July 02, 2020

Lockdown release: judging a live video piping competition

Never doubt the ingenuity of the modern competition piper or pipe band drummer. We never did, actually, and, as the last few months have borne out, the mother of invention is has by necessity birthed a new generation of contests.

We had the opportunity to judge the second the Peel Regional Police Pipe Band organization’ solo “season” of four competitions. The contests are taking the live video route. It’s very much like a typical solo competition, even though it’s totally atypical.

Like an in-person event, each competitor had an assigned time to be ready to play. The platform used was Microsoft Teams, which seems tailor-made for us: contestants could be placed in a “waiting room” – a virtual tuning room until it was their turn to compete.

There were two virtual stewards throughout the two 17-player events we judged. When it was a piper’s turn to compete, they were connected with the judge, where they’d be introduced by the steward, the head of the Peel Police organization, the 1999 Double Highland Society of London Gold Medallist John Cairns.

An example of what a judge might see.

It was, for most purposes, like an association’s format. But this was more orderly, with fewer interruptions and slightly less pressure on the judge to finish the sheet and get to the next player. The stewards had ability to usher on competitors. No hunting around a games field for players hiding behind trees or coming up with lame excuses to finagle a later place in the order of play.

Donning a kilt was optional. There seemed to be a correlation between those wearing a kilt and how seriously they appeared to take the event. Usually, they took their time to tune, they knew their tunes, and they seemed to have a game plan. There were exceptions, of course but, by and large, it was again similar to an in-person event: the well-turned-out came across as better prepared.

That said, there was no compunction for judges to wear Highland dress. I elected to go with shorts and tee-shirt. If I did it again, I would put on the usual judging attire. I felt at times that I was being disrespectful to the players and missed that age-old adage for presentations or job interviews: always dress slightly better than your audience.

Get a decent microphone. The above notwithstanding, music competitions are all about sound. It was interesting to see the wide range of approaches that pipers took to deliver their performances, with everything from a professional-quality microphone setup to using an iPhone in a park. Microphone and audio quality were by far the most important variables, some too quiet, some overloaded to painful levels.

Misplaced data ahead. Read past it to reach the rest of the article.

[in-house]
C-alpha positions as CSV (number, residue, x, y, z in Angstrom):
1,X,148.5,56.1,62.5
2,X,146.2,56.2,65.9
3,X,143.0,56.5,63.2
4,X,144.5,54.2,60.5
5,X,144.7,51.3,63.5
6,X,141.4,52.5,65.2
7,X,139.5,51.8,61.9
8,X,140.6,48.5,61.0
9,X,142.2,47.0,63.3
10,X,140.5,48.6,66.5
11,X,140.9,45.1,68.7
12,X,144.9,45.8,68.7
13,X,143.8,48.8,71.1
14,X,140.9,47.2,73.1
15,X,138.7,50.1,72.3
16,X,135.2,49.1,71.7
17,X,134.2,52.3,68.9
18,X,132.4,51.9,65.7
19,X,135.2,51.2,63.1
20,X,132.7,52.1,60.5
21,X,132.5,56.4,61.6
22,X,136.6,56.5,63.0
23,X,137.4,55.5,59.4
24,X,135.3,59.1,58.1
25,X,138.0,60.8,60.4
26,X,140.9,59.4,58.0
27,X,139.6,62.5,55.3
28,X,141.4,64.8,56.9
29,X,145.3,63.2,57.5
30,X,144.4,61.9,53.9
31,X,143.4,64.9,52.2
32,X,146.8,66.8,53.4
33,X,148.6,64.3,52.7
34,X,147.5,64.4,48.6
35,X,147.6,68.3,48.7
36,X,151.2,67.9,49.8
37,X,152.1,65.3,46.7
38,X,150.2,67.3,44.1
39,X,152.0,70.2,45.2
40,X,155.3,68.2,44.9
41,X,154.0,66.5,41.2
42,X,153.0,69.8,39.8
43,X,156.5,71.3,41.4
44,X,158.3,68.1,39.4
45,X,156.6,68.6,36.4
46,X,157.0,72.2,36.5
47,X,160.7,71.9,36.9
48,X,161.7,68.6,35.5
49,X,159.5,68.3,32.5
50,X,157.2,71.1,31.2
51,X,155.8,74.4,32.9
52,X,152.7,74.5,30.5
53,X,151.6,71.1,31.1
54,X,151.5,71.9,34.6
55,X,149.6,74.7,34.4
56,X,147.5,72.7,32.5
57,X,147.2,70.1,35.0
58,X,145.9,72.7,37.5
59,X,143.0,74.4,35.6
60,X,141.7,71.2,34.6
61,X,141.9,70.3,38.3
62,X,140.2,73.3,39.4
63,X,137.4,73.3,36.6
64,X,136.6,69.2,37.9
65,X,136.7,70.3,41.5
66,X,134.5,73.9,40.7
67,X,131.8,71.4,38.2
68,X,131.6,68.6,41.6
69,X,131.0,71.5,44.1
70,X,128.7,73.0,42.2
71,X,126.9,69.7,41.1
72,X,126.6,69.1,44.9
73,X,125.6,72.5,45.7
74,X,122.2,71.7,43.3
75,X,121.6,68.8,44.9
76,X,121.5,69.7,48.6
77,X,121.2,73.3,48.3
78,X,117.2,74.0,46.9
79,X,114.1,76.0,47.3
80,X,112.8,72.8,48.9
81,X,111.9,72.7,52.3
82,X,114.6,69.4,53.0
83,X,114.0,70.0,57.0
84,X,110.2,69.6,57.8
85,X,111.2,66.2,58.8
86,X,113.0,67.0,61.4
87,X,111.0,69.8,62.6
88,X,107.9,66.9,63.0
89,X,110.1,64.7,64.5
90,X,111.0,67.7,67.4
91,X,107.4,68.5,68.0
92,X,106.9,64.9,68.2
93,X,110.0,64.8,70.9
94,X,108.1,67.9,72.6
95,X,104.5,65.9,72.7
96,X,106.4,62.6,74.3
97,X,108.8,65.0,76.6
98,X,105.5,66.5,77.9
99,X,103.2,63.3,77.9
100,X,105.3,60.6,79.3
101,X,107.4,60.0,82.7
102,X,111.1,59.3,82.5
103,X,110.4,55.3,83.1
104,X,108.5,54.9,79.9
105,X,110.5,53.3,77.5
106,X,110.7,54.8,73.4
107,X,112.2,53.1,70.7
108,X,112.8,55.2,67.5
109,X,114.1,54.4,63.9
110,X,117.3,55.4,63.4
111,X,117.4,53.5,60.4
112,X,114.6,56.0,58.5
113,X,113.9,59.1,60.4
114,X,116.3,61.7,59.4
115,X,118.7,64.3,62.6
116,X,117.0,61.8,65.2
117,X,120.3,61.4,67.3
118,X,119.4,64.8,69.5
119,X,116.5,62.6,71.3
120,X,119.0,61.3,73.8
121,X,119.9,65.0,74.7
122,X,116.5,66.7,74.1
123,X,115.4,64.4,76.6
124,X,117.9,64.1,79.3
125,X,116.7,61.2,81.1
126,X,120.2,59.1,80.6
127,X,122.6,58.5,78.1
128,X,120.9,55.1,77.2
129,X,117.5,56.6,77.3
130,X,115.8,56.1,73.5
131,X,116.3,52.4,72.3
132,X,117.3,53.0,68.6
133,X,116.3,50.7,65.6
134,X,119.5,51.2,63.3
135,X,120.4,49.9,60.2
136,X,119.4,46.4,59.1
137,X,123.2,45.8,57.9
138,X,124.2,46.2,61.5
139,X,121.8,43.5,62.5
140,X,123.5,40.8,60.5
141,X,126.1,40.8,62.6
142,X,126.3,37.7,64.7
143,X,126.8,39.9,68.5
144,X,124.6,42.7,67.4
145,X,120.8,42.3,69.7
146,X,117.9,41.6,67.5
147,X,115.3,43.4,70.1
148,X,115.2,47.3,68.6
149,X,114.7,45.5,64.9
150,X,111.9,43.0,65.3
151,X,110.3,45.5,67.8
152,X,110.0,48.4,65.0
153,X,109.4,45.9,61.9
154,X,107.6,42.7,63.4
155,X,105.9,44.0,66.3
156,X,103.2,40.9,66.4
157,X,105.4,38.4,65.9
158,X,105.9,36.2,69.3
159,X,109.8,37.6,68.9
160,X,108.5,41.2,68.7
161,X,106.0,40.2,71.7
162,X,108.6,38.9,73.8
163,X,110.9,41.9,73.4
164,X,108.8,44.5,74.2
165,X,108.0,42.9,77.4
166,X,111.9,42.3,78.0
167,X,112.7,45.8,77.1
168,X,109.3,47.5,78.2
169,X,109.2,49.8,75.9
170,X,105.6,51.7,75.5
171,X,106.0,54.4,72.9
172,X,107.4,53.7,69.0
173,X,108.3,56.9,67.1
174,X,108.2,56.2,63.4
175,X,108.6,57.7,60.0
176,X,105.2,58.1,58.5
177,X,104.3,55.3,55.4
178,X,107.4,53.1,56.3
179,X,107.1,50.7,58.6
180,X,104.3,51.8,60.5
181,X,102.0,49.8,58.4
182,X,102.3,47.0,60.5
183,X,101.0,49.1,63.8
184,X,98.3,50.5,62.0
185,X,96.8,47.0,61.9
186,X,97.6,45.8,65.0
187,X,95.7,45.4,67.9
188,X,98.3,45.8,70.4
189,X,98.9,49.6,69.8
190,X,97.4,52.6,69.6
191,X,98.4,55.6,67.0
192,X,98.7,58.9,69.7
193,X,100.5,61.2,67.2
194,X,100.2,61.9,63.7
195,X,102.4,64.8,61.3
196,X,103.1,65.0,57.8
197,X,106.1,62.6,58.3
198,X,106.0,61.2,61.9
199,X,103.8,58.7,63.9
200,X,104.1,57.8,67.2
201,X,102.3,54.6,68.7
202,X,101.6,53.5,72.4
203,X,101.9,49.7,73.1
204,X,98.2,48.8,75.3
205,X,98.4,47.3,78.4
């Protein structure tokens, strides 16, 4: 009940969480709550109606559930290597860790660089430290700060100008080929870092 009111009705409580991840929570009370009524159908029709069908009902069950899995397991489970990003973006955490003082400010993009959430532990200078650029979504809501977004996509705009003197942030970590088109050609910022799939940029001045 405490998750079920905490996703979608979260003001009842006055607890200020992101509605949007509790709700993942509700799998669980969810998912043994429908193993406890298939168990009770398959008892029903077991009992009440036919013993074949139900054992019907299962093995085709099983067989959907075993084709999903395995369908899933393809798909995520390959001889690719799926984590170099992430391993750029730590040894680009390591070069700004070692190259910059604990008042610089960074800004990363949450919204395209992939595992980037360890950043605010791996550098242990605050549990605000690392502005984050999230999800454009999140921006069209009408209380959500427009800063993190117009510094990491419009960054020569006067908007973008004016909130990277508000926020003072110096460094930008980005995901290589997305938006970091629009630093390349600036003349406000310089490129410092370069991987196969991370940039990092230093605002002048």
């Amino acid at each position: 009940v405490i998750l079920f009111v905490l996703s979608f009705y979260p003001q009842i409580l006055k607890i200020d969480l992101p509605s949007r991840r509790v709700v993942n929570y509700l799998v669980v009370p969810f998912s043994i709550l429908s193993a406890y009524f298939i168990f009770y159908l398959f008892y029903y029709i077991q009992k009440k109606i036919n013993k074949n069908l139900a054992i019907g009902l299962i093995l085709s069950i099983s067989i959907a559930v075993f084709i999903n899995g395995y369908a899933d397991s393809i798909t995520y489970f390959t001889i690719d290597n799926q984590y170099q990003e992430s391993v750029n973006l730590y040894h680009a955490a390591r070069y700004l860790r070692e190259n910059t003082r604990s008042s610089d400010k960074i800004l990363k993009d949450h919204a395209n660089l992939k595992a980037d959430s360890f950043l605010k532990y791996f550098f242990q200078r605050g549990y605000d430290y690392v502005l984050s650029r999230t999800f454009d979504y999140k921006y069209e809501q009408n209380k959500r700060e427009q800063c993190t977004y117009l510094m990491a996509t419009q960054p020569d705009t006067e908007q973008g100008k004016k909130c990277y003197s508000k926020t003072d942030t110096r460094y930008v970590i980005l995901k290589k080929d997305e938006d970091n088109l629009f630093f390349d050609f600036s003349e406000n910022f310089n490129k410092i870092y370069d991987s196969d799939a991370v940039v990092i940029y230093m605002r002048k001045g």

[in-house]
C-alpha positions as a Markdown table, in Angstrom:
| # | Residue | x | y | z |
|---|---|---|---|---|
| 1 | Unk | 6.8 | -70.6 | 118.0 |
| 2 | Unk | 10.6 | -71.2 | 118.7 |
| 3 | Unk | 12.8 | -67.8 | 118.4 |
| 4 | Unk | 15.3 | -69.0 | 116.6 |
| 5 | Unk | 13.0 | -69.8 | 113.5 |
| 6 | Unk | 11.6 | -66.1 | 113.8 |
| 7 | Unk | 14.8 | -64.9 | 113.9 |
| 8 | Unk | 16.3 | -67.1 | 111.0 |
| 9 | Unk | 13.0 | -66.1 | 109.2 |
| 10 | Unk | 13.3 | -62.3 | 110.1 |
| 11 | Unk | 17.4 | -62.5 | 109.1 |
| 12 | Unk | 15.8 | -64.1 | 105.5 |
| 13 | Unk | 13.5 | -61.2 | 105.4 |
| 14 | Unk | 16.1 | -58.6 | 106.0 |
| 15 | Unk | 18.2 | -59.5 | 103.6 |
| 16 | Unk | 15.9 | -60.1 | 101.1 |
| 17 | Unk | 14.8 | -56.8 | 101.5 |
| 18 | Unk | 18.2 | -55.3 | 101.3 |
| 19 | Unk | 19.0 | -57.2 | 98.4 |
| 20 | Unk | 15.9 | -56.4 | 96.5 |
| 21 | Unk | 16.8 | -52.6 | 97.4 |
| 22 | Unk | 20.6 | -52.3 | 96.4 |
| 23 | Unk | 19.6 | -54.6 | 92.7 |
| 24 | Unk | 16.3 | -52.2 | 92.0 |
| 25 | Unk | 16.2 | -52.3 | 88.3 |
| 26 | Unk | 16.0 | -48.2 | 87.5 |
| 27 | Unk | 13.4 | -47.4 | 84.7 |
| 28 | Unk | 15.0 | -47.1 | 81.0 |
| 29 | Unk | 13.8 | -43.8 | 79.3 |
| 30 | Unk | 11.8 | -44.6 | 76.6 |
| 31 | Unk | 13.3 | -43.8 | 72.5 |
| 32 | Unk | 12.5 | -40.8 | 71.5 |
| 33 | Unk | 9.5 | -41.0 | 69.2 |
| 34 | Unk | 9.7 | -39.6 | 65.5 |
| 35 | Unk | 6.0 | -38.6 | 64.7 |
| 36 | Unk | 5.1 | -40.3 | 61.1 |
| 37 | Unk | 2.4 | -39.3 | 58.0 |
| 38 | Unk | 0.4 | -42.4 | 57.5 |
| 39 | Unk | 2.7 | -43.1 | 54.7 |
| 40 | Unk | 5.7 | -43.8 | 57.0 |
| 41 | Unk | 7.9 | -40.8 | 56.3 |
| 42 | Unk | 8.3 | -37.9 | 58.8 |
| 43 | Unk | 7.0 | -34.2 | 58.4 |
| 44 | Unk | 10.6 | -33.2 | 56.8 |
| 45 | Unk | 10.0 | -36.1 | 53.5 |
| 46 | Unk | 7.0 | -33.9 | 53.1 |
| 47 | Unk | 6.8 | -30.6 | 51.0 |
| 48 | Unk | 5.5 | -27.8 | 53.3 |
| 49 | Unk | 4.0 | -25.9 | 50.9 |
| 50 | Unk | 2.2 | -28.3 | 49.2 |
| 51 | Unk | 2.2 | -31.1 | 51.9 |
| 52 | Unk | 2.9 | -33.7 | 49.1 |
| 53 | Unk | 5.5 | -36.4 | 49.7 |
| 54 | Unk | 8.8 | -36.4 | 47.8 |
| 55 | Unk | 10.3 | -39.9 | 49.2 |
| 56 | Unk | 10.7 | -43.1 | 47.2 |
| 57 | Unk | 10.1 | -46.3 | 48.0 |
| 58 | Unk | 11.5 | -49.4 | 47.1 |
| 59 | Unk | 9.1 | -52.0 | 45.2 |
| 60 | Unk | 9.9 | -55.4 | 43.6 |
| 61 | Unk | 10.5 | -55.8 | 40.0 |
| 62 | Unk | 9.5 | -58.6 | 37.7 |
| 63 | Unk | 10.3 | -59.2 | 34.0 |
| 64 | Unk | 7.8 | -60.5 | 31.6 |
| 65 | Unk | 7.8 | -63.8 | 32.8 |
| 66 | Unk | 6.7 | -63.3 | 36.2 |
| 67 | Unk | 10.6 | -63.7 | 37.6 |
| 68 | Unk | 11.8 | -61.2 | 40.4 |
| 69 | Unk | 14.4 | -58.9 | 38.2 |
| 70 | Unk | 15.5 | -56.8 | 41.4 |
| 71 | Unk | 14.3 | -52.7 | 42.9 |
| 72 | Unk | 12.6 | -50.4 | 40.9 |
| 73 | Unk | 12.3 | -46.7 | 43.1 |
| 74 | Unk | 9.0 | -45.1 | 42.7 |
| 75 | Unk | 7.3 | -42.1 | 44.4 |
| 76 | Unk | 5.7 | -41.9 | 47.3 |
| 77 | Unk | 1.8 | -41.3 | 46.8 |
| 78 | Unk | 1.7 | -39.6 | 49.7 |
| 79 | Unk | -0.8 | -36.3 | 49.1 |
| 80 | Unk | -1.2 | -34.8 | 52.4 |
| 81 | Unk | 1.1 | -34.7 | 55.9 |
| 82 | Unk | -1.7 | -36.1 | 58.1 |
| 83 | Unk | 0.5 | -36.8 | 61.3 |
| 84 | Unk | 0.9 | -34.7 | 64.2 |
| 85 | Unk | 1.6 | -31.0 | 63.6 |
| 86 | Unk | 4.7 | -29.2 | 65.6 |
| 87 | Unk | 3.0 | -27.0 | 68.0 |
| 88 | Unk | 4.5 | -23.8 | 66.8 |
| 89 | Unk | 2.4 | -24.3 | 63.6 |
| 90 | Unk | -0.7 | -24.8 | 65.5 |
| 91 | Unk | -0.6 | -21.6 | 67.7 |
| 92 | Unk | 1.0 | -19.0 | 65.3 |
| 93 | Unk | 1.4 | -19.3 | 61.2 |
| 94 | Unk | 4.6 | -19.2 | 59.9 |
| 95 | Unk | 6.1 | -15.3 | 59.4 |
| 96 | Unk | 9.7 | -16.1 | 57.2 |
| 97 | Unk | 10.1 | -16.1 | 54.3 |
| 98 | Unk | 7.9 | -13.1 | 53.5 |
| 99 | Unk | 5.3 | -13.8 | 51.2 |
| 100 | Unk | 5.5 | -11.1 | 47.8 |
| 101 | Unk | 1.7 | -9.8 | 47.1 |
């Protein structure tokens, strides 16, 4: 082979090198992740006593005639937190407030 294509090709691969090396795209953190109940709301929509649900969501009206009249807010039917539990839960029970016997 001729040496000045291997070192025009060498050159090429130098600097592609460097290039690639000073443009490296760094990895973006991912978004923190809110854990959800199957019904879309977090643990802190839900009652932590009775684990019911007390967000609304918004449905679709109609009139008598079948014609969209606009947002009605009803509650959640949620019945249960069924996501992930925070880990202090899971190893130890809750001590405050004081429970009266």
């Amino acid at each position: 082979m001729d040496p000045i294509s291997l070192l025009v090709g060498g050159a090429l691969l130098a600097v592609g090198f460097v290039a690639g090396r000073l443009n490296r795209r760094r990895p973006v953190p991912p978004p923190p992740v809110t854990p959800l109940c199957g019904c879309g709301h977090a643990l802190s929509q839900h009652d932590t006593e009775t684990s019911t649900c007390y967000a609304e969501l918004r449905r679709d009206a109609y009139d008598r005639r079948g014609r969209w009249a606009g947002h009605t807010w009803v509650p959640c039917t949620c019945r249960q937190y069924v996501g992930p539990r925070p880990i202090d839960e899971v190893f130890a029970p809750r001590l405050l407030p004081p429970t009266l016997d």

If you think about it, apart from the entry fee, online solo contests cost virtually nothing. No travel. No accommodation. No greasy burgers and chips for lunch. Given that competitors would spend at least a few hundred dollars, and possibly thousands, to get to a solo competition, why not invest in a $400 microphone and a bit of audio software? I’m sure that will happen if these formats continue, but I’d be browsing Best Buy’s site right now for a quality mic.

Check your Internet connection. As with the mic issue, a solid and fast connection to the net is critical. It would be a logical idea to disconnect any other devices connected when you’re competing to make sure that your performance gets all the juice it requires.

The audio was so weak on occasion I felt like I was listening to a wax cylinder recording of Willie Ross in his formative years.

Connections varied widely. Most were consistent, but some suffered from drops and gaps, and with others, it wasn’t easy to tell if it was the piper or the connection that was pushing and pulling tempos. There was one where the video and audio was at least a full beat out-of-sync.

The audio was so weak on occasion I felt like I was listening to a wax cylinder recording of Willie Ross in his formative years.

All of that was also reminiscent of a Highland games. Sound quality and consistency were similar to a piper at a games playing away only to have a pipe band march by, or a hyperactive snare drummer suddenly deciding to get in a bit of twitchy practice 20 feet away. “The organized chaos of the Highland games,” as one friend called it; the luck of the draw and the vagaries of a somewhat absurd format.